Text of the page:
Giants at the quay of the river Scheldt

We walk along giants from the past. There is colour in the row of 12, but they do better in black and white, in the heavy iron and immeasurable power of construction and technological ingenuity. Monumental and industrial, you feel dwarfed in their shadows.

Year after year, they were pivotal in the harbour’s activity. They came alive with freezing dock water. They nodded and toiled, the water forced through the undergound city veins and reached the harbour cranes’ limbs, prompting them into action. Electric cranes came on, but until 1974 they proudly held their ground. Now they point and nod to the new harbour further along. Technology has outrun them.

The colossuses have numbers, no names. It makes no difference for the history buffs; there is admiration, even love for these museological showpieces. The 20th century action and liveliness has completely died down and all is quiet now.

 

Virginia Woolf – To the Lighthouse

To the lighthouse

Virginia Woolf – To the Lighthouse

The Hogath Press, 1927

What does one send to the Lighthouse? It opened doors in one’s mind […]

Woolf set her story about the holidaying Ramsay family on the isle of Skye. The Scottish island setting is distinctive – the weather, the sense of isolation, the sea, the vast and often inhospitable landscape – but there are no clearly recognisable landmarks. And the lighthouse is not a distinct Skye lighthouse, but was inspired by her own childhood memories of Godvery beach n Cornwall. Fans have no locations to trace.

So much has already been written about this gem of a novel; people have obtained their doctorate with a dissertation on its structure, symbols, hidden meanings. And when you take the time, To the Lighthouse will capture you and transport you the island of all childhood summers.

I first read it when I was still in high school, where the modernist classic was considered essential reading (meaning obligatory). As a teenager I was taken by the allure of the lightly connected sentences that seemed to mean much more than I could understand. Nothing was too obvious, it was all so inconclusive. The characters seemed very old-fashioned and vague. All that ado about not going to the lighthouse, and then going after all.

Thirty years later, for my visit to Skye this year, I read the book for a second time and it was like reaching a new destination. I now understood the lighthouse to be a symbol of unfulfilled desire, an unreachable destination. The quiet, profound love of Mr and Mrs Ramsay’s marriage says it all.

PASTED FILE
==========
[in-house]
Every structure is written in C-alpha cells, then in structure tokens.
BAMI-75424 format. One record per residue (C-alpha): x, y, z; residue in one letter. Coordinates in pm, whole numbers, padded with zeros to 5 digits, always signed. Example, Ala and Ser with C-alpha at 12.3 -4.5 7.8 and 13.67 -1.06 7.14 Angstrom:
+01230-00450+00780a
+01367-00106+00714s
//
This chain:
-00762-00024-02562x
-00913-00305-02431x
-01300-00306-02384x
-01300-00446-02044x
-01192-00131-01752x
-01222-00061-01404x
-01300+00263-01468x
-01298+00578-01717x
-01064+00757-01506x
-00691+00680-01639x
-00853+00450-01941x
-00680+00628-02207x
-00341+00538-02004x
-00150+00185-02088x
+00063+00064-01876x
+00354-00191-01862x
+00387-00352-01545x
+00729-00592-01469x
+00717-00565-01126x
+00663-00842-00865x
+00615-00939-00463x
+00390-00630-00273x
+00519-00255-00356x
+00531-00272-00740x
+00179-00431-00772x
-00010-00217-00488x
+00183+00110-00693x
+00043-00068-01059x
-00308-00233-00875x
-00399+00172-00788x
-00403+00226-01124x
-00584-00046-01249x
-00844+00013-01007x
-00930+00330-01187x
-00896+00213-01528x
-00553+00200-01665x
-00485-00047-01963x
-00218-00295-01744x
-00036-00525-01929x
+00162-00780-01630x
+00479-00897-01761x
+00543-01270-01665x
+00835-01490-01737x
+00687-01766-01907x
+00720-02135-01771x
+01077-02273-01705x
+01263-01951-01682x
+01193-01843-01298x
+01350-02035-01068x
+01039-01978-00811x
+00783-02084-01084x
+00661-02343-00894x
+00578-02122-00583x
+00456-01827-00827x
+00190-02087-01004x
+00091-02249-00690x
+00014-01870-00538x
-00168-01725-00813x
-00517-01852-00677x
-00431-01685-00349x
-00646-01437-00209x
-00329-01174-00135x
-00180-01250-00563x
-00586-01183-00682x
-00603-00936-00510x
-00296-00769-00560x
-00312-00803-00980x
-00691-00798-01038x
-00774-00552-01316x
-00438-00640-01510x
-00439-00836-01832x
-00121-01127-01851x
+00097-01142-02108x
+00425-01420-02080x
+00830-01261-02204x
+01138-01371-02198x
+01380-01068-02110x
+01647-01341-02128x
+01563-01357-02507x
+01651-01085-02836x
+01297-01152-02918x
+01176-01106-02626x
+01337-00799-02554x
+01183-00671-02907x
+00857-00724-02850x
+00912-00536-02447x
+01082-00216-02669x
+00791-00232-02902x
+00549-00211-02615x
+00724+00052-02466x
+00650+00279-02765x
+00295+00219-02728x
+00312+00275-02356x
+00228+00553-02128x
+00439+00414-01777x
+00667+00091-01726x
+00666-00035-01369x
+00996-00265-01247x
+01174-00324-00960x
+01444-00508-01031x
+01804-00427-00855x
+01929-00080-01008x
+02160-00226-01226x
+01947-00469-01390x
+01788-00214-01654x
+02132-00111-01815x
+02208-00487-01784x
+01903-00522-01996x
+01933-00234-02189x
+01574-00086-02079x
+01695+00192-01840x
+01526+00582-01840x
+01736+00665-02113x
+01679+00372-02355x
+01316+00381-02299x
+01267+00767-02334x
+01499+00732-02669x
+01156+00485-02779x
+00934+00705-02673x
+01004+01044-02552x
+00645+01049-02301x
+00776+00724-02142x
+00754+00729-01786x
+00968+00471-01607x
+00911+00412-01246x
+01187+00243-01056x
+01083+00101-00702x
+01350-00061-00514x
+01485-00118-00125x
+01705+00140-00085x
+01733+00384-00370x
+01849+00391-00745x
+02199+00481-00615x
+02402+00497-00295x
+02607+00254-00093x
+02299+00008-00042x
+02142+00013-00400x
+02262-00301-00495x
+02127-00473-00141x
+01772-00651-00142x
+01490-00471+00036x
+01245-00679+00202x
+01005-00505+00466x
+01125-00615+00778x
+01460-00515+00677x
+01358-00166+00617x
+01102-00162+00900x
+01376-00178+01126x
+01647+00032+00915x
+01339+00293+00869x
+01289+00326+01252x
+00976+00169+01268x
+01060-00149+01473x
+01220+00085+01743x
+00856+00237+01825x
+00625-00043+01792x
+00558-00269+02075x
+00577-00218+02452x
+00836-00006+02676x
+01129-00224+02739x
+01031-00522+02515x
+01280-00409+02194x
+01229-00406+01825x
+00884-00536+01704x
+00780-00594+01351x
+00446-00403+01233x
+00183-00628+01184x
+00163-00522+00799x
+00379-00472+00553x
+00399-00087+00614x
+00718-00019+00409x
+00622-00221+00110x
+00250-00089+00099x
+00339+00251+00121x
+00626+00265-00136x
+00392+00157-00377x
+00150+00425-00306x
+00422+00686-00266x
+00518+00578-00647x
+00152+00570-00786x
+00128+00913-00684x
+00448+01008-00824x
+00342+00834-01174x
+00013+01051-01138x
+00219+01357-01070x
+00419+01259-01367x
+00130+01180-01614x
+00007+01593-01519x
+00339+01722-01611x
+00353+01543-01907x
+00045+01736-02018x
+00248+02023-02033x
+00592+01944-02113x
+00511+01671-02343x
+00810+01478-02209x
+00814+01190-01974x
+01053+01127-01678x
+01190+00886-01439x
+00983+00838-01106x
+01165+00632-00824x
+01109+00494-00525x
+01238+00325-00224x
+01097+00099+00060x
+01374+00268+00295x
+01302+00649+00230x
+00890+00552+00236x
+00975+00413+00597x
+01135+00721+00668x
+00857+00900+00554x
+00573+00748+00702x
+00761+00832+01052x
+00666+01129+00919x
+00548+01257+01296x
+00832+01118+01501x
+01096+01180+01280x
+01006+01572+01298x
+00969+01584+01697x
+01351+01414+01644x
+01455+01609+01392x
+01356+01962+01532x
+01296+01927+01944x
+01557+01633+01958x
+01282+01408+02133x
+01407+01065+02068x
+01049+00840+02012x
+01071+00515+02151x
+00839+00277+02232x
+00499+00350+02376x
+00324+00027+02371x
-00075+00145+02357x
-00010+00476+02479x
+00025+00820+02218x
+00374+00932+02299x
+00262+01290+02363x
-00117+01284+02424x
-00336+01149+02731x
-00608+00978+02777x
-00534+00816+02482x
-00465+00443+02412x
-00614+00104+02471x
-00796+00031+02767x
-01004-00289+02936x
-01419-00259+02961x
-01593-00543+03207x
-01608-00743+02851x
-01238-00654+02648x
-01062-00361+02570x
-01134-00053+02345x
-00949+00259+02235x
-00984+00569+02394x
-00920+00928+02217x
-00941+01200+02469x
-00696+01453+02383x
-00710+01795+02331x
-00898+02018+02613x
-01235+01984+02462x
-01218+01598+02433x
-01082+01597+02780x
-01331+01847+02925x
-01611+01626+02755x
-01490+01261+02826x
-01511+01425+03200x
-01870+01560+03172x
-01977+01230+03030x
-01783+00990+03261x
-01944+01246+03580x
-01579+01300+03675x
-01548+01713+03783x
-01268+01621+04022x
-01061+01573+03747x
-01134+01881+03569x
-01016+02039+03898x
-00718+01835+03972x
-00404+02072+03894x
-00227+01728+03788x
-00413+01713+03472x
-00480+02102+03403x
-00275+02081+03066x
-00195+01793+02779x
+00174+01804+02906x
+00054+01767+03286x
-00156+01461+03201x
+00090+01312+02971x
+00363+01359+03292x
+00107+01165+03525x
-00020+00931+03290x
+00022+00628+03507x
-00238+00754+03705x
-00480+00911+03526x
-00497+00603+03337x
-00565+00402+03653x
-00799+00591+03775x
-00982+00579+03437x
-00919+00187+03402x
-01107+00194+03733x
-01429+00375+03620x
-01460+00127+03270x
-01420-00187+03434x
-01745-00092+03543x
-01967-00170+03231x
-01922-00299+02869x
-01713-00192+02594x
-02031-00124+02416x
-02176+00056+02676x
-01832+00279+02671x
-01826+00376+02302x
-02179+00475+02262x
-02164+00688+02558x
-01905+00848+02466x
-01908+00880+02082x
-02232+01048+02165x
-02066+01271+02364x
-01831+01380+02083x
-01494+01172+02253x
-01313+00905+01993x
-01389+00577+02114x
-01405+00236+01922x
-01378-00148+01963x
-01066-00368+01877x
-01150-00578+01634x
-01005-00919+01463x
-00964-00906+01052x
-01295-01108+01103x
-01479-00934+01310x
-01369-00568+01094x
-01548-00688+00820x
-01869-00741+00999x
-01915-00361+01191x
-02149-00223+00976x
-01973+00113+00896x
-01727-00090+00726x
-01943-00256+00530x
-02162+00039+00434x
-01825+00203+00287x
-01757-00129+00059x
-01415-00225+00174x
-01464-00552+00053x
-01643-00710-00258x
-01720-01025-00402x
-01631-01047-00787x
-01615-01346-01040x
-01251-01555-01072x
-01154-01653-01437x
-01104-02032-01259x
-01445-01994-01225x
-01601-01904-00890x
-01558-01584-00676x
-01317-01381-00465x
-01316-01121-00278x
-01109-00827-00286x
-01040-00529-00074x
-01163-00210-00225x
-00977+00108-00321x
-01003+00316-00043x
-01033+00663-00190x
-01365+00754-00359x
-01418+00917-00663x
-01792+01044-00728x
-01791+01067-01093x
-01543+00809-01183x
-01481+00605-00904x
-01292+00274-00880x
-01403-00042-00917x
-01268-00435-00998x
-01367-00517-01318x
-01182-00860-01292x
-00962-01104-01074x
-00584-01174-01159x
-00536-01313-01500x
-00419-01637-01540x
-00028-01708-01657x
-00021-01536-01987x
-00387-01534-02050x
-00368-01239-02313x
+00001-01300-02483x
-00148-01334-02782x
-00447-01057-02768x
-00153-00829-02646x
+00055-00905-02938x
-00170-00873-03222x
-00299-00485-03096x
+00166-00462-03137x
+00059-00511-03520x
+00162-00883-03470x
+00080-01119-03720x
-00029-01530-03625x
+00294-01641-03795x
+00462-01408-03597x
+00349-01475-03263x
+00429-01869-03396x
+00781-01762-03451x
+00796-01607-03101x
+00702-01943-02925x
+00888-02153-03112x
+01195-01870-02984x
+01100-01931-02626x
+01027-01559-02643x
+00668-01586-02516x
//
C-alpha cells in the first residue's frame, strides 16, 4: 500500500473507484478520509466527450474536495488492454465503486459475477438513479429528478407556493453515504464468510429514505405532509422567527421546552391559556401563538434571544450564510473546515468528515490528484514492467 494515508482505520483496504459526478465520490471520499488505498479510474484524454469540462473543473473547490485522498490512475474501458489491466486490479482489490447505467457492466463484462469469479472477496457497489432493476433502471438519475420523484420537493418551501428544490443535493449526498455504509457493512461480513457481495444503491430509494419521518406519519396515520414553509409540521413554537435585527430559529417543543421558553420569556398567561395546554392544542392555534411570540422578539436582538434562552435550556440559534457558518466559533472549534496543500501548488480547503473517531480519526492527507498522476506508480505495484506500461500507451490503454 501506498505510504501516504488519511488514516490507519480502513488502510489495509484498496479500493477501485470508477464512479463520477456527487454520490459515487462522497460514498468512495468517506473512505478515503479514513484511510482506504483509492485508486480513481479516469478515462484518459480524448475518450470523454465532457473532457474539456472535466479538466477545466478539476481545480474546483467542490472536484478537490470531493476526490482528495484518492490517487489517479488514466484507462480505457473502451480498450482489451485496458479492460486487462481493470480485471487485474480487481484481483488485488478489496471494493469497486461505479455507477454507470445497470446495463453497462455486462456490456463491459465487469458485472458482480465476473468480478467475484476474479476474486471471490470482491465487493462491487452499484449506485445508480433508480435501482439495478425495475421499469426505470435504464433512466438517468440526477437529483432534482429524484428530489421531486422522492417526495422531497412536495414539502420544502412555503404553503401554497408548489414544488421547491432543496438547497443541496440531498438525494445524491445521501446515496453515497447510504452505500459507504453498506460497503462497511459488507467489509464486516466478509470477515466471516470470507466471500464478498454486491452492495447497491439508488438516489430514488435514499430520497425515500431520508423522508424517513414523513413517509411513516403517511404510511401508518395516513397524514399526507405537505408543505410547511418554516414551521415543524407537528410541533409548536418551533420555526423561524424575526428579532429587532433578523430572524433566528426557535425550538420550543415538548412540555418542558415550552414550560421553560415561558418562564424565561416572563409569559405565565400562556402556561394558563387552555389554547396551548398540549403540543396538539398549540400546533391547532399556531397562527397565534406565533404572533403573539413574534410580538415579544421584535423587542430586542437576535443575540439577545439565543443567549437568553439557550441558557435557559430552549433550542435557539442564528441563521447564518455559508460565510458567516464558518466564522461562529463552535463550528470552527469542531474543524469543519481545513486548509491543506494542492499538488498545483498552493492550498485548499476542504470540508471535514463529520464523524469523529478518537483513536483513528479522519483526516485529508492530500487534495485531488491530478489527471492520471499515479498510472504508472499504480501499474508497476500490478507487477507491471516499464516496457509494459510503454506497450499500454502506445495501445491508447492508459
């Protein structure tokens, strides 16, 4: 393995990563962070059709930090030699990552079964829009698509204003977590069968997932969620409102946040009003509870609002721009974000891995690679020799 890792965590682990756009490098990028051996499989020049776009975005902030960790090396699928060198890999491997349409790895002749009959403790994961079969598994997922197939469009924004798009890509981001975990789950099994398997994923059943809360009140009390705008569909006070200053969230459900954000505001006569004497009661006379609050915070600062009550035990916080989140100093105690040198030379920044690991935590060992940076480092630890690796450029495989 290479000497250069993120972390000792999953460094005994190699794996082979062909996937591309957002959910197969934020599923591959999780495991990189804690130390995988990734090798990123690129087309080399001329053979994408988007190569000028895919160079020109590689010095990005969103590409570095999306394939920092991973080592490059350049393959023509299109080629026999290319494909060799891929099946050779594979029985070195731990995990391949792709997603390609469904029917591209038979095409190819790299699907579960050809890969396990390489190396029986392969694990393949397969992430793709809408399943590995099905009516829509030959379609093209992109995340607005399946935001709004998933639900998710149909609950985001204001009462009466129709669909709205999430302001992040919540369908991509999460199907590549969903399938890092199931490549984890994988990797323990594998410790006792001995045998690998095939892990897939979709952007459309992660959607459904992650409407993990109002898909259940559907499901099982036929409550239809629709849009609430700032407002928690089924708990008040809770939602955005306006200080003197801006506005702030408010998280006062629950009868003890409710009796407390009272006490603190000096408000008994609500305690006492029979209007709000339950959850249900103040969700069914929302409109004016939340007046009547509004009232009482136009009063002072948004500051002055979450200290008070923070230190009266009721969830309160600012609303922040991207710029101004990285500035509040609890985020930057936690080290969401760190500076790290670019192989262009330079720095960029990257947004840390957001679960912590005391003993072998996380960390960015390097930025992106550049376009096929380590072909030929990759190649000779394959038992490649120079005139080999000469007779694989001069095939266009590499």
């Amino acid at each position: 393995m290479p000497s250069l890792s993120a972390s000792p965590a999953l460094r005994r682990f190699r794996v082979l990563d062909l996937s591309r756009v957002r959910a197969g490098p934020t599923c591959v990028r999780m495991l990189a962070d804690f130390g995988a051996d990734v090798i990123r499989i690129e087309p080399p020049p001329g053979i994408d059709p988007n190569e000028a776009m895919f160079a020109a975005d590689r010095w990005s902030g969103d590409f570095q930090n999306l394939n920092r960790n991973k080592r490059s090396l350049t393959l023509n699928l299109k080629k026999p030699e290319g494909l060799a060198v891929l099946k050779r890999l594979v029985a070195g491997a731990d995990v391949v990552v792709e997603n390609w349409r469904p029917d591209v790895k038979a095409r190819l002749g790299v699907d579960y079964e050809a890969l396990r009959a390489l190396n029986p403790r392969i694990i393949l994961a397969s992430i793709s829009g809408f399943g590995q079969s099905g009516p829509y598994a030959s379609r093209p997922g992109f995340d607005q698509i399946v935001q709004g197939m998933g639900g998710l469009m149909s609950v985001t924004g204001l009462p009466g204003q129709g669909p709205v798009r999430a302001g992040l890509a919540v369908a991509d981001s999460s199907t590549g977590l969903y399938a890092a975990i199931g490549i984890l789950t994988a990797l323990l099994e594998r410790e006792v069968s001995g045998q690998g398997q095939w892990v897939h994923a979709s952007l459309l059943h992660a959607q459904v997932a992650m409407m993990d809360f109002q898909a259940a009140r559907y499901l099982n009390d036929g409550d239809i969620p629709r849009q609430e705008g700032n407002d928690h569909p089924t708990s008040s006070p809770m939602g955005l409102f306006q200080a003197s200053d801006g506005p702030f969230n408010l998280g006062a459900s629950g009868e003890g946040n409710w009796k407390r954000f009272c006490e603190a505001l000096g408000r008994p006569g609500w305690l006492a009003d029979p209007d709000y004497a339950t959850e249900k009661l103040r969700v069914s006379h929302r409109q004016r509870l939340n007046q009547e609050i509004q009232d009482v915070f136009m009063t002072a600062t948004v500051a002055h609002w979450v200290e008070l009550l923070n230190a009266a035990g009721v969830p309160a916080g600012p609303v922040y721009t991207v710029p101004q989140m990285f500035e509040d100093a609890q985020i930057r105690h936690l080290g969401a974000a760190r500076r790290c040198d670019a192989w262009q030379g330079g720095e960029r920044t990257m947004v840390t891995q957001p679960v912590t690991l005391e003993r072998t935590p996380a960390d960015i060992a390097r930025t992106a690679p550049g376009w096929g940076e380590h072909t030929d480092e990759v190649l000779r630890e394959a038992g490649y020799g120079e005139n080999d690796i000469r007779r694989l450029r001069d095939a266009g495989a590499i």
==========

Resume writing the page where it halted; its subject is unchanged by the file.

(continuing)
This novel about a family holiday to a far away island, in a time when not many people had the privilege to go on vacation, is essentially a group psychoanalysis of familie ties, braching off at friends, memories, time and death.

Read more about about  Skye on 2Islomaniacs.

 

 

The best view of the Bréhat archipelago

The west coast of Île de Bréhat

To enjoy the best view of an island it’s usually best not to actually live on it. At least that was Eugène Schueller’s opinion. Therefore the French pharmacist, founder of the l’Oréal empire and inventor of colouring shampoo, had his summer house built on the mainland coast of Brittany, at Pointe de l’Arcouest. From which he had fabulous views of the archipelago of Bréhat, a group of small islands at only 10 minutes from the Breton north coast.

La Chambre, Île de Bréhat. Fishing port and landing place of pleasure yachts

Rugged bays, small and tiny islands, water in a hundred shades of shimmering blue, bobbing sailboats, a craggy coastline of granite rocks and a tidal range of 12 metres minimum. All these elements made up Eugène  Schueller’s view when he opened his curtains in the morning. On a clear day he could even spot the ‘en pierre’ houses on Île de Bréhat, the largest island of the archipelago and its name giver. His daughter Liliane de Bettencourt inherited the holiday villa at Pointe de l’Arcouest. Until late in her life, the wealthiest woman of France would come in summer to enjoy the view and to swim in her private swimming pool, filled with seawater.

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Elmley, bird sanctuary in the Thames estuary

At first sight, it’s not a spectacular destination. It’s a lowland in toned down colours. You hear birds sing and whoop; a paradise for lapwings and redshanks. It’s a very quiet place in a densley populated part of England. In the distance you spot the Sheppey Crossing over The Swale, lorries coming and going. London is only an hour away.

Elmley is an island estate in the Thames, part of the Isle of Sheppey. This national nature reserve is privately owned and managed by the Fulton family from Kingshill Farm, watching over 3300 acres of apparent emptiness. Farming goes hand in hand with nature and bird conservation. Elmley is marshy territory, a seasonal tide-land. Livestock is essential to keep the grass cropped. To optimally utilise the rainwater, ditches and leats are connected to flow pipes. In all decisions, nature seems to be given priority.

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